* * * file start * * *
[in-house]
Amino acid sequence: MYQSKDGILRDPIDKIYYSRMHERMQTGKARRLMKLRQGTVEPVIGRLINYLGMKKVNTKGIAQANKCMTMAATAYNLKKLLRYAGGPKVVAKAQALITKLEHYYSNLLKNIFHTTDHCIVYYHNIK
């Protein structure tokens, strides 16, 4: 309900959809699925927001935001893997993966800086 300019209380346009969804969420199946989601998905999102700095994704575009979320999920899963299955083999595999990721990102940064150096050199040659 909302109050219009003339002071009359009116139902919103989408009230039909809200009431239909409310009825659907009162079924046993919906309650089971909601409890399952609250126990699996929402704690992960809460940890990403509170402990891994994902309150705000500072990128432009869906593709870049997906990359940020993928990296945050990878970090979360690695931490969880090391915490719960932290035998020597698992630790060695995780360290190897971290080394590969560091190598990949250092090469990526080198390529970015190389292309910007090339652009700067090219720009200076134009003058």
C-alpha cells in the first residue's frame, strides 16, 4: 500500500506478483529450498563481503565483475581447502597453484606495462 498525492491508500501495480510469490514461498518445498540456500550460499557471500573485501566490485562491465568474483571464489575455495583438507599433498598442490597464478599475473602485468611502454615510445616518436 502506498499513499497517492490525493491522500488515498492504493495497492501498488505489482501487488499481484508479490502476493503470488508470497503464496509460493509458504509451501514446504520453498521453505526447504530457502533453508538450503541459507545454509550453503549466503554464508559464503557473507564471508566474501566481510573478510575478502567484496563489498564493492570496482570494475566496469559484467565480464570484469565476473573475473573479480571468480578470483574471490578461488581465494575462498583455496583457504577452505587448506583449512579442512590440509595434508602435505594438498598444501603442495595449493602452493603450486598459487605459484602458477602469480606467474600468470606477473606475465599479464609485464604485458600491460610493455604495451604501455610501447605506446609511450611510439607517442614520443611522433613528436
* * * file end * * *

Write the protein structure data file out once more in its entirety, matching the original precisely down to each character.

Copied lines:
[in-house]
Amino acid sequence: MYQSKDGILRDPIDKIYYSRMHERMQTGKARRLMKLRQGTVEPVIGRLINYLGMKKVNTKGIAQANKCMTMAATAYNLKKLLRYAGGPKVVAKAQALITKLEHYYSNLLKNIFHTTDHCIVYYHNIK
């Protein structure tokens, strides 16, 4: 309900959809699925927001935001893997993966800086 300019209380346009969804969420199946989601998905999102700095994704575009979320999920899963299955083999595999990721990102940064150096050199040659 909302109050219009003339002071009359009116139902919103989408009230039909809200009431239909409310009825659907009162079924046993919906309650089971909601409890399952609250126990699996929402704690992960809460940890990403509170402990891994994902309150705000500072990128432009869906593709870049997906990359940020993928990296945050990878970090979360690695931490969880090391915490719960932290035998020597698992630790060695995780360290190897971290080394590969560091190598990949250092090469990526080198390529970015190389292309910007090339652009700067090219720009200076134009003058």
C-alpha cells in the first residue's frame, strides 16, 4: 500500500506478483529450498563481503565483475581447502597453484606495462 498525492491508500501495480510469490514461498518445498540456500550460499557471500573485501566490485562491465568474483571464489575455495583438507599433498598442490597464478599475473602485468611502454615510445616518436 502506498499513499497517492490525493491522500488515498492504493495497492501498488505489482501487488499481484508479490502476493503470488508470497503464496509460493509458504509451501514446504520453498521453505526447504530457502533453508538450503541459507545454509550453503549466503554464508559464503557473507564471508566474501566481510573478510575478502567484496563489498564493492570496482570494475566496469559484467565480464570484469565476473573475473573479480571468480578470483574471490578461488581465494575462498583455496583457504577452505587448506583449512579442512590440509595434508602435505594438498598444501603442495595449493602452493603450486598459487605459484602458477602469480606467474600468470606477473606475465599479464609485464604485458600491460610493455604495451604501455610501447605506446609511450611510439607517442614520443611522433613528436